Most corporate executive pay comes in the form of bonuses tied to the performance of their company. While this rewards CEOs who make their company prosper, it also gives them a perpetual temptation: Why not lie about the performance of your company so you can make even more money?
It’s a temptation some CEOs can’t resist, especially if their corporations are in dire financial straits. After the Enron and Worldcom scandals 15 years ago, Congress passed the Sarbanes-Oxley Act (SOX) which, among other things, created a “clawback” provision.
Clawbacks force CEOs to surrender any pay they received as a result of accounting fraud. After all the fraud that took place during the financial crisis, the Wall Street Reform and Consumer Protection Act – the "Dodd-Frank law" – expanded clawback provisions beyond just current CEOs to include all current and former executives, requiring clawbacks if a company’s books were restated, even if there were no evidence of criminal intent. On July 1, five years after Dodd-Frank, the Securities and Exchange Commission released its proposed rule to enforce the new clawback law.
The rule looks surprisingly tough. In the event of an accounting restatement, i.e. an admission that the numbers were wrong, whether they were fudged purposefully or not, up to three years of bonuses are fair game to be clawed back. If a corporation does not create an internal clawback policy meeting the new requirements, its stock gets delisted from all stock exchanges. Industry groups are wailing, and CEOs are supposedly considering turning bonuses back into base pay.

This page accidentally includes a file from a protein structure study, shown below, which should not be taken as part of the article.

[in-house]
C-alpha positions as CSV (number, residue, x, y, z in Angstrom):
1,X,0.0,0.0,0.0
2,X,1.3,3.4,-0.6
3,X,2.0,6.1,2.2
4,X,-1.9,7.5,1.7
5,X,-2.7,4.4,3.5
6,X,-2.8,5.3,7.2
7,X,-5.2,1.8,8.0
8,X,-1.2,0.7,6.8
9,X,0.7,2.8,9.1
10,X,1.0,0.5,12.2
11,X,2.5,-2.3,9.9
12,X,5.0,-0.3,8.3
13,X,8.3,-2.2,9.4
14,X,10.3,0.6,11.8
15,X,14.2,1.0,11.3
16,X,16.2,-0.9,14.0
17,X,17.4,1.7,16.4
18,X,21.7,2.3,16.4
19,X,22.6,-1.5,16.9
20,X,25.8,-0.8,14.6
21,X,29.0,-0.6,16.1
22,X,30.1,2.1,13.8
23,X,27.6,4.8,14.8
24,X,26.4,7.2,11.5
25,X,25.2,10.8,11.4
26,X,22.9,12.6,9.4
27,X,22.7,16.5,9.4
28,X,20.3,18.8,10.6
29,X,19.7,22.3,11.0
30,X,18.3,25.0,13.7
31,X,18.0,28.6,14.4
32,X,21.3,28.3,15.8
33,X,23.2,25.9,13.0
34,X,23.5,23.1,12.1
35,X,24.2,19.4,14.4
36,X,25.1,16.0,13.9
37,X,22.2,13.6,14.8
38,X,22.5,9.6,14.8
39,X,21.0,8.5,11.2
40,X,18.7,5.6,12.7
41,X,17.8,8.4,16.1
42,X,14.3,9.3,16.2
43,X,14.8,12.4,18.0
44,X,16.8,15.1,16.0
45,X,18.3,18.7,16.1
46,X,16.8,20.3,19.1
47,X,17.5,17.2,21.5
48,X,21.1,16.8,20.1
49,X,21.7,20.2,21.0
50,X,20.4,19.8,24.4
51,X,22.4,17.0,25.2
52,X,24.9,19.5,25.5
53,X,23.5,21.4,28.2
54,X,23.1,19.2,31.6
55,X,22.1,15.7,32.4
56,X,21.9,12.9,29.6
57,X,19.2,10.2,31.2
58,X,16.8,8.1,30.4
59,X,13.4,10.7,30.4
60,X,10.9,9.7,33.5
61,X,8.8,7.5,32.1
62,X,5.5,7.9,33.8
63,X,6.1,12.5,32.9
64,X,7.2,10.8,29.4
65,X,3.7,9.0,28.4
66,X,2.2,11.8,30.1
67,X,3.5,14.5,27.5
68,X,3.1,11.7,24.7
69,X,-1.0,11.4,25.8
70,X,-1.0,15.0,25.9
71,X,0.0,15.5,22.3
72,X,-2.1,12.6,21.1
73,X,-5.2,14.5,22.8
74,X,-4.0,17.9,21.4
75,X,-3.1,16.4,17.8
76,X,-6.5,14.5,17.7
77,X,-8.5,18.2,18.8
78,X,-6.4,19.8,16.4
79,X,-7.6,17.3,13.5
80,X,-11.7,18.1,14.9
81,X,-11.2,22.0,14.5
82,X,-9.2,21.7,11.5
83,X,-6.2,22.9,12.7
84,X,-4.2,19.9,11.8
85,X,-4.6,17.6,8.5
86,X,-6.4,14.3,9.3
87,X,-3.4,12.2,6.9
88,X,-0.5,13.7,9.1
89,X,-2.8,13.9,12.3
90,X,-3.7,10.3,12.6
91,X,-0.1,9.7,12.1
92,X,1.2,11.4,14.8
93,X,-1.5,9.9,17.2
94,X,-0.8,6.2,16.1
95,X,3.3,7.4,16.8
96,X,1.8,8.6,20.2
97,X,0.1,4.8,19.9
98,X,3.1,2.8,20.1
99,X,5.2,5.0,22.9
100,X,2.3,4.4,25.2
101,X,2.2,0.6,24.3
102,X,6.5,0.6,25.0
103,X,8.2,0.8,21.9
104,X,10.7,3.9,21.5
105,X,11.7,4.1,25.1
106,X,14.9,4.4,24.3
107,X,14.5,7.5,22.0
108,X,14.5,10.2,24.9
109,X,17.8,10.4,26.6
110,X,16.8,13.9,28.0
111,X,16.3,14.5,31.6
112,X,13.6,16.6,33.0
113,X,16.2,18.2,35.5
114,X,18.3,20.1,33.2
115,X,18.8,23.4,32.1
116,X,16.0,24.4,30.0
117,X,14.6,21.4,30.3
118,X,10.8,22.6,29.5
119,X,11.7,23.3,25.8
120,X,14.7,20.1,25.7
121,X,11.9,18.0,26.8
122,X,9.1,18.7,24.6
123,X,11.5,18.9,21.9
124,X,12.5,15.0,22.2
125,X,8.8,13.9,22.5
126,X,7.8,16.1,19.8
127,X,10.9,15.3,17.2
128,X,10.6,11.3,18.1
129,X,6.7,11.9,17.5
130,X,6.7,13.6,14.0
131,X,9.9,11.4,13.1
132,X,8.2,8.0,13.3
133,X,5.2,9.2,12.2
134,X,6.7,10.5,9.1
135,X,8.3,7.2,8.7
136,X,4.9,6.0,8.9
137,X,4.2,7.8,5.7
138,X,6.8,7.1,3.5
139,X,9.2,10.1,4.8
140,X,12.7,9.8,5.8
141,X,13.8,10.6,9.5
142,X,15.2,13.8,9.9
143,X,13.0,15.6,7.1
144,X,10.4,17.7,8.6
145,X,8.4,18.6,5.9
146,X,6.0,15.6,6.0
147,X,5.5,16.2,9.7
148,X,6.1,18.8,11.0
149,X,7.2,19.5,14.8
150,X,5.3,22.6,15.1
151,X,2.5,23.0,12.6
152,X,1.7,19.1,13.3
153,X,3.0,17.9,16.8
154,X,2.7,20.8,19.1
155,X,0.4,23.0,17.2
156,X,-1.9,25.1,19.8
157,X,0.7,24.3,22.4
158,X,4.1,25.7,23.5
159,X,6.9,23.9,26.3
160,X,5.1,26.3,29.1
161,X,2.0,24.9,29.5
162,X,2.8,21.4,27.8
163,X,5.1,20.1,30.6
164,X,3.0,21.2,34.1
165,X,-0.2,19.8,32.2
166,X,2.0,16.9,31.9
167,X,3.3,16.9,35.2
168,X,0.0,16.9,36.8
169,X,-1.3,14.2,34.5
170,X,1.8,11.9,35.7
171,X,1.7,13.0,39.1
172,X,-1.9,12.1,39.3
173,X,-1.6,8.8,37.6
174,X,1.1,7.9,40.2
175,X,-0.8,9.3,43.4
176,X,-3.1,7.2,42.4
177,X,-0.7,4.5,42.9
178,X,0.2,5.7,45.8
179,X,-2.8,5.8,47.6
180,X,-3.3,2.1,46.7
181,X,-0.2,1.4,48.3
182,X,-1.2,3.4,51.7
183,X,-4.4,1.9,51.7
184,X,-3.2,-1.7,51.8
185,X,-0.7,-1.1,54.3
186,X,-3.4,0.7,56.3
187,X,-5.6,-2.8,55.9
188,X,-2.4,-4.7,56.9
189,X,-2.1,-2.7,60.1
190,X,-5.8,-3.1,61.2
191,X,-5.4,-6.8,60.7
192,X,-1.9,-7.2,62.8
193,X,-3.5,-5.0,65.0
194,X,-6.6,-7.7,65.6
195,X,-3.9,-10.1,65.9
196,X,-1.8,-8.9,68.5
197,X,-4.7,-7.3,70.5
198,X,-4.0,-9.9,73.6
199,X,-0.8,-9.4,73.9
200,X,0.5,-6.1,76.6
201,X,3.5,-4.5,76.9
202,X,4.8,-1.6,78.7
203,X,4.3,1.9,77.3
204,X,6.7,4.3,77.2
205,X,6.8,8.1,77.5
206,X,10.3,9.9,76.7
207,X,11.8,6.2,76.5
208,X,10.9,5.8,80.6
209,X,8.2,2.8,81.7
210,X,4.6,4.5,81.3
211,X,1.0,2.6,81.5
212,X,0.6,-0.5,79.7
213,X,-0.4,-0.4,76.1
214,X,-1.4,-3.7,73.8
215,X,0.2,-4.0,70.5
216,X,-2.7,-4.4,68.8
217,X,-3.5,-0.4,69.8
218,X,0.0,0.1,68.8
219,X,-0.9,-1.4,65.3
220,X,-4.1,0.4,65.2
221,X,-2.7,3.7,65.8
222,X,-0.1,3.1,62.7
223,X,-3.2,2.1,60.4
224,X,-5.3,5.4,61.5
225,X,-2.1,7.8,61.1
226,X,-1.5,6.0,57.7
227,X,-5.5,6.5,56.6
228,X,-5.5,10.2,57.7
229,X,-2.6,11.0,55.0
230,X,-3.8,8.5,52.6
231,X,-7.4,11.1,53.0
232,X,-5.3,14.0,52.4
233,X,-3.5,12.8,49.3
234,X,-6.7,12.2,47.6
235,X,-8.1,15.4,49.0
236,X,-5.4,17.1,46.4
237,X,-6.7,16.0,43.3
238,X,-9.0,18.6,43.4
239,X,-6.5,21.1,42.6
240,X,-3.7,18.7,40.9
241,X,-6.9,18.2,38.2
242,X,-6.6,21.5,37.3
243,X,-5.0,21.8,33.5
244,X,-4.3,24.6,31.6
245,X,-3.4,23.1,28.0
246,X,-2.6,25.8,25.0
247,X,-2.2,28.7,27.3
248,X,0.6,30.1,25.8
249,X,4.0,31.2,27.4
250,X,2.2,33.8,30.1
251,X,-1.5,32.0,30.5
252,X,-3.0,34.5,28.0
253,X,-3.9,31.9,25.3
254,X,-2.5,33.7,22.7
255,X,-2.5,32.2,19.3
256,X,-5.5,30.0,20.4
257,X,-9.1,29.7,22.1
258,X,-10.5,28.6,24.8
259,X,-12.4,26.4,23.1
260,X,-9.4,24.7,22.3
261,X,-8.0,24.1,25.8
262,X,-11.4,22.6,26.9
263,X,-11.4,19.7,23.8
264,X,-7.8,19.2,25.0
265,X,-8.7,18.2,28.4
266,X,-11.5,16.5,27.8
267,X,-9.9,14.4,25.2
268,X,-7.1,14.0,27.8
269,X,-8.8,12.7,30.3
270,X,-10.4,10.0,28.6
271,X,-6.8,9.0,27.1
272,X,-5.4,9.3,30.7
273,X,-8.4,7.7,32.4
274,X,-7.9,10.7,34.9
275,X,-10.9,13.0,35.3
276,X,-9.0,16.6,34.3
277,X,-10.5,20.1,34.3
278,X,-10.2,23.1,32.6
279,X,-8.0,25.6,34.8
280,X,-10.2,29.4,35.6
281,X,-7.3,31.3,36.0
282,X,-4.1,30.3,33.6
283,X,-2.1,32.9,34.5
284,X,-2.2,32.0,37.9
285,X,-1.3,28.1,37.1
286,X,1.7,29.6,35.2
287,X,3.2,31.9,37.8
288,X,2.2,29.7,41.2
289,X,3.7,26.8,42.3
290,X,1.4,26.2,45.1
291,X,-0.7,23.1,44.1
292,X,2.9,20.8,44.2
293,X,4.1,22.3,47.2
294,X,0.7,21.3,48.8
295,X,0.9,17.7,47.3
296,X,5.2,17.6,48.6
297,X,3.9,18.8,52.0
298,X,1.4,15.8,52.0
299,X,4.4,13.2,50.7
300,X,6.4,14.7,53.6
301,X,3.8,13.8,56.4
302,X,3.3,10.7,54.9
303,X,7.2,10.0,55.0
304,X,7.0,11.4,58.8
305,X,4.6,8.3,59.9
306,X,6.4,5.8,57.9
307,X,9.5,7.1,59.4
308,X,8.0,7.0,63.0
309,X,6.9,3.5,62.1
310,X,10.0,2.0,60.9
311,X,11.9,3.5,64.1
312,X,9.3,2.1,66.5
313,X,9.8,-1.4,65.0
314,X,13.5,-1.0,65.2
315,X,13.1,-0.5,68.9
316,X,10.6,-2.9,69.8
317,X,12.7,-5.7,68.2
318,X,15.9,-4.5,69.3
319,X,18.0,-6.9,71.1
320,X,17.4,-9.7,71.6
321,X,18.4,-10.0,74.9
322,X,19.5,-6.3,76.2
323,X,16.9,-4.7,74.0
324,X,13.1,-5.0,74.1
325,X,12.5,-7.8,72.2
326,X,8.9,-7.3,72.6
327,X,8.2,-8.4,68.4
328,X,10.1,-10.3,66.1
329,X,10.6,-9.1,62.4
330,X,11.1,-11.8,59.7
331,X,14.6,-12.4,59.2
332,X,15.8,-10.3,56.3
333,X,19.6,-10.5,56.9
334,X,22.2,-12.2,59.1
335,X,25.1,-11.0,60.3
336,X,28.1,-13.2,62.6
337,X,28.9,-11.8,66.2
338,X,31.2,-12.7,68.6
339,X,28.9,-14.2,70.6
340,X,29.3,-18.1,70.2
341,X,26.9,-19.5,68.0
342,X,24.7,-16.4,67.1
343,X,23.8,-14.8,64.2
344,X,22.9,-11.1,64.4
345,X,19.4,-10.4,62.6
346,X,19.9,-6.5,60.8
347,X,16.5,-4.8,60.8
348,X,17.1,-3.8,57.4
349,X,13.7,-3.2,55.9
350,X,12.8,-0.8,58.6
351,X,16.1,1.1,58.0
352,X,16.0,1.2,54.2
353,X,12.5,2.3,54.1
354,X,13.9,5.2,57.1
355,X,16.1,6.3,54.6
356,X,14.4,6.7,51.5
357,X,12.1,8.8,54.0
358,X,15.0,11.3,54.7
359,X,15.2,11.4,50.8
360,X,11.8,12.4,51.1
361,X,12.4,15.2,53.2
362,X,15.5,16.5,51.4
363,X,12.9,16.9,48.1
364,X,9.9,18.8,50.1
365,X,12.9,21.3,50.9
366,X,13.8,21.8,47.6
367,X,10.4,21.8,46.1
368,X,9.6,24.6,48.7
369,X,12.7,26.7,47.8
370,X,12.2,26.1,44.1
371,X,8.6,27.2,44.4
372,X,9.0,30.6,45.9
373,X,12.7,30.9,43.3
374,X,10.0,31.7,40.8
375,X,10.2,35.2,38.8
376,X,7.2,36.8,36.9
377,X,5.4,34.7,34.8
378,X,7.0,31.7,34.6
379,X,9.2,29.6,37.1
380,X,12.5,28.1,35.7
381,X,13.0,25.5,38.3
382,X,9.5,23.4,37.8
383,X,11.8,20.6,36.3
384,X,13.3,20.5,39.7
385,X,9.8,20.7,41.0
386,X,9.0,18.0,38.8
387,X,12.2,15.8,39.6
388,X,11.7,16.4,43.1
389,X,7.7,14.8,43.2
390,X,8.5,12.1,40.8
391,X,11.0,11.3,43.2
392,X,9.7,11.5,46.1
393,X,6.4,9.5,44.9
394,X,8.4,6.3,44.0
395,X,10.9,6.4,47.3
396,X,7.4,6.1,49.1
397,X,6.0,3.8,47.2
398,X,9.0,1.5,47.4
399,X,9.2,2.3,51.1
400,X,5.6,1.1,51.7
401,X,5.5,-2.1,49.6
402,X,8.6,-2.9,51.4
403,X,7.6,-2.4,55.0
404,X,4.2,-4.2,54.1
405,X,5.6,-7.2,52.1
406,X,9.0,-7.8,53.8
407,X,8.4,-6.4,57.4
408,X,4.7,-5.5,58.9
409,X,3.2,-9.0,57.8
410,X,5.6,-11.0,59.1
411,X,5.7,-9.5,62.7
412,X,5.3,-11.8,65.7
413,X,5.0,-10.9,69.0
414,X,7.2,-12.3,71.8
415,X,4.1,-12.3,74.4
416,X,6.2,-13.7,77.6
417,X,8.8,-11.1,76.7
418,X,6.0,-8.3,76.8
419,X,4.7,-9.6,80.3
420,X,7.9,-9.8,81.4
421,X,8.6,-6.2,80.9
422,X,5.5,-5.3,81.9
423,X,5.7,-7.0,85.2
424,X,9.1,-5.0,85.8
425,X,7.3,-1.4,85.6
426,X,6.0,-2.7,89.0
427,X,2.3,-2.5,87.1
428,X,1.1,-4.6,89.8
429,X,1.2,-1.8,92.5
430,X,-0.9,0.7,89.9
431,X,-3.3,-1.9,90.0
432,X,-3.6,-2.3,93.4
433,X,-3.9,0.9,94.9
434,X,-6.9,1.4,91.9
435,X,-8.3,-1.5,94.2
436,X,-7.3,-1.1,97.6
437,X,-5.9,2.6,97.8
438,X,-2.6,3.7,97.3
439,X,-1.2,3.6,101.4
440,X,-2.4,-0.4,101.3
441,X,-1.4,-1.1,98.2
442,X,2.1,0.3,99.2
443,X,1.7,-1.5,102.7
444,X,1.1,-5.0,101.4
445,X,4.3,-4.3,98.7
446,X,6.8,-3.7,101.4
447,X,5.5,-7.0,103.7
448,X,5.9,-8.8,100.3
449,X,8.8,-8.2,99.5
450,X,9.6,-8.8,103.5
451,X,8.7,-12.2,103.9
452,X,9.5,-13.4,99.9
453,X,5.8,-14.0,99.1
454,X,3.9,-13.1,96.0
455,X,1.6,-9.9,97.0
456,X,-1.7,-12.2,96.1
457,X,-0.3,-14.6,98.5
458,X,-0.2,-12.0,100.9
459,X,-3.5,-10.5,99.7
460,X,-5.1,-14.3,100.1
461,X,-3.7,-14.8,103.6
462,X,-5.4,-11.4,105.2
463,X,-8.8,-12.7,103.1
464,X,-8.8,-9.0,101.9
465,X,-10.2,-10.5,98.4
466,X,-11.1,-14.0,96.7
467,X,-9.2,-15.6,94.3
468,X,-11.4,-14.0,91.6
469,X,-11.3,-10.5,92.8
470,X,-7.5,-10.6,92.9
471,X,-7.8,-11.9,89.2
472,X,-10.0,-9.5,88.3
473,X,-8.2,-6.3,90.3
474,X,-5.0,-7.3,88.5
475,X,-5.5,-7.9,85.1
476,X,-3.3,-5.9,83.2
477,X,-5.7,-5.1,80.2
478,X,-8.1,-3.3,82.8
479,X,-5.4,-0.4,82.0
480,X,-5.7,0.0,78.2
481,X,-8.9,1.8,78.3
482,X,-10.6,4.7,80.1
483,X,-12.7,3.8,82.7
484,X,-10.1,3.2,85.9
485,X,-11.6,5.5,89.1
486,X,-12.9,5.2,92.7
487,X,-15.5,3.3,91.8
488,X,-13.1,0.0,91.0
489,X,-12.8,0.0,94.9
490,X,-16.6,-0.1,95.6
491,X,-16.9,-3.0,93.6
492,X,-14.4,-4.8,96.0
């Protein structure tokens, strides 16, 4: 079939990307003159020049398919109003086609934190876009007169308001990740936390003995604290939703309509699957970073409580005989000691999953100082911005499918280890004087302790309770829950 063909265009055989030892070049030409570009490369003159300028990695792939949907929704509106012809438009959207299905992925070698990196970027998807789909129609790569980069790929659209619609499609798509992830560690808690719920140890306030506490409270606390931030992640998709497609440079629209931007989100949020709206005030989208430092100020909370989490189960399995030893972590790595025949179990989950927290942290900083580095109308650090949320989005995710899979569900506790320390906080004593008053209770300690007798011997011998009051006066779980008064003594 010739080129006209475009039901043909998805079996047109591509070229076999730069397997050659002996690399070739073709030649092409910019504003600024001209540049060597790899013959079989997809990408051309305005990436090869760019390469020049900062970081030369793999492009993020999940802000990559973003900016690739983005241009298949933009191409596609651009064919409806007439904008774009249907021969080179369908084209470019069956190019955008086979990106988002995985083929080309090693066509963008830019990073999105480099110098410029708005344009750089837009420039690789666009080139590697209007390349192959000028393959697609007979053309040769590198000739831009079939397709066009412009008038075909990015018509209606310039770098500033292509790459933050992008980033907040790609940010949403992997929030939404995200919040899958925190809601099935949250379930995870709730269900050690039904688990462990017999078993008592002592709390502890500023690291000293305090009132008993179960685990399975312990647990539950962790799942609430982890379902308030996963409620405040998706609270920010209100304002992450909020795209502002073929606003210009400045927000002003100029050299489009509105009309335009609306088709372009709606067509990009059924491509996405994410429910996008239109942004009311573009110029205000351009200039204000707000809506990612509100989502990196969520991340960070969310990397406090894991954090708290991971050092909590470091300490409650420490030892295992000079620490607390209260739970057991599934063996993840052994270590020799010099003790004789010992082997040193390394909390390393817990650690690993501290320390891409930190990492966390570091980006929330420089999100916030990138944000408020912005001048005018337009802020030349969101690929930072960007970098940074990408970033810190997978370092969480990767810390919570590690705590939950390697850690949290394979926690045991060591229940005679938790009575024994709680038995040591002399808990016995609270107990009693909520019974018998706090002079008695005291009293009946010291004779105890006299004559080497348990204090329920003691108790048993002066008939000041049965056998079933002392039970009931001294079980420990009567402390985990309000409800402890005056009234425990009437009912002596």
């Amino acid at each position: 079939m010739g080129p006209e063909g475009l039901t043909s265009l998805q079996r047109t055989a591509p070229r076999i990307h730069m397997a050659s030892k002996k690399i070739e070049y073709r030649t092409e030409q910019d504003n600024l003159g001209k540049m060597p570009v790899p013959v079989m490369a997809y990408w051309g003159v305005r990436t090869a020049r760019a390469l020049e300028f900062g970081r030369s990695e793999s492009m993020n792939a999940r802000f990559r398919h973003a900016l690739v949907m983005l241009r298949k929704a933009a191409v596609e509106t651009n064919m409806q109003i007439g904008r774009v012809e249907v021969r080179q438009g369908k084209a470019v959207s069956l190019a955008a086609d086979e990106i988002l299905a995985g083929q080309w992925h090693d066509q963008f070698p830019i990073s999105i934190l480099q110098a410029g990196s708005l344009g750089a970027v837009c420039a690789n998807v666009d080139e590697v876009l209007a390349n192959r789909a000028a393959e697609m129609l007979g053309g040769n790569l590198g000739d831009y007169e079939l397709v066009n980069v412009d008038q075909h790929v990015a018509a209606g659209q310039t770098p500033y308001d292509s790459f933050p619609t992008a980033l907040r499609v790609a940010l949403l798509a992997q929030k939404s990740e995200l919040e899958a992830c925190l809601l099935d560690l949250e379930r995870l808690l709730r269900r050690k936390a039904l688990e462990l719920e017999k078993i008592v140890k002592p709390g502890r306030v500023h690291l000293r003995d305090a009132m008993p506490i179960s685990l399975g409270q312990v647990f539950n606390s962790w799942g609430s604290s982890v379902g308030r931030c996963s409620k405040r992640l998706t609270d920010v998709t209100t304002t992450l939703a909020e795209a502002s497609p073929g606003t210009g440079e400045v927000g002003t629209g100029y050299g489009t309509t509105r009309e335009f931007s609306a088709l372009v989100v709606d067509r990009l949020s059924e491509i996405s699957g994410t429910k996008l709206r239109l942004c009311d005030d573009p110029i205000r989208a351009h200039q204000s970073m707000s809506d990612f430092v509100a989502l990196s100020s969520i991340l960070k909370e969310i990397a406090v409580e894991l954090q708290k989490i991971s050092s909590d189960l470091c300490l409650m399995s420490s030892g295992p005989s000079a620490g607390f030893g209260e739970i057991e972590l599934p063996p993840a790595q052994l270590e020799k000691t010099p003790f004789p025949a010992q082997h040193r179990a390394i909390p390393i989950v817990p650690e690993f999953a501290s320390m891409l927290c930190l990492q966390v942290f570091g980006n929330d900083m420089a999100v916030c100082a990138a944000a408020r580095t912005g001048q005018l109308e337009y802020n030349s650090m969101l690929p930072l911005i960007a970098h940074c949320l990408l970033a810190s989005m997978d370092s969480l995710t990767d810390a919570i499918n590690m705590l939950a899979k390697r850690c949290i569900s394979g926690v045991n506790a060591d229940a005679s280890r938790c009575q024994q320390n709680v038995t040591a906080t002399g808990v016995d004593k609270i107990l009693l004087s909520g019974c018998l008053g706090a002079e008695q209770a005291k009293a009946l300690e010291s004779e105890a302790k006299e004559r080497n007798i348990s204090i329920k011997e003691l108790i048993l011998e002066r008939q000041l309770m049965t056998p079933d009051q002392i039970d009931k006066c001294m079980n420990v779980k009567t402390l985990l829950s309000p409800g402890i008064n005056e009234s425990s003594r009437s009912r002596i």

There’s a catch though. As Dennis Kelleher of Better Markets points out:
“Not one Wall Street firm that caused the financial crisis, almost went bankrupt and required hundreds of billions in bailouts ever restated their financial results because of that behavior. Thus, the rule proposed today may be little more than public relations unless it is substantially strengthened before it is finalized.”
While there are no apparent problems with the proposed rule, there seems to be a very big problem with the SEC’s auditors. Big Wall Street firms went through superhuman efforts to cover up their failures from their investors. One example, Lehman Brothers’ infamous “Repo 105” scandal, resulted in $50 billion in debt being wished away with fancy accounting. Despite all this fraud, the number of Wall Street accounting restatements declined during the crisis, and none of the too-big-to-fail banks ever owned up to their losses.
The sad fact is that if this provision of Dodd-Frank existed in 2008, it would likely not have made a difference. Unless the SEC cracks down on fraud, there won’t be any restatements and therefore no clawbacks. And while CEOs see that they can profit more through faked numbers than real ones. we will likely see more Worldcoms, more Enrons, and more Lehman Brothers.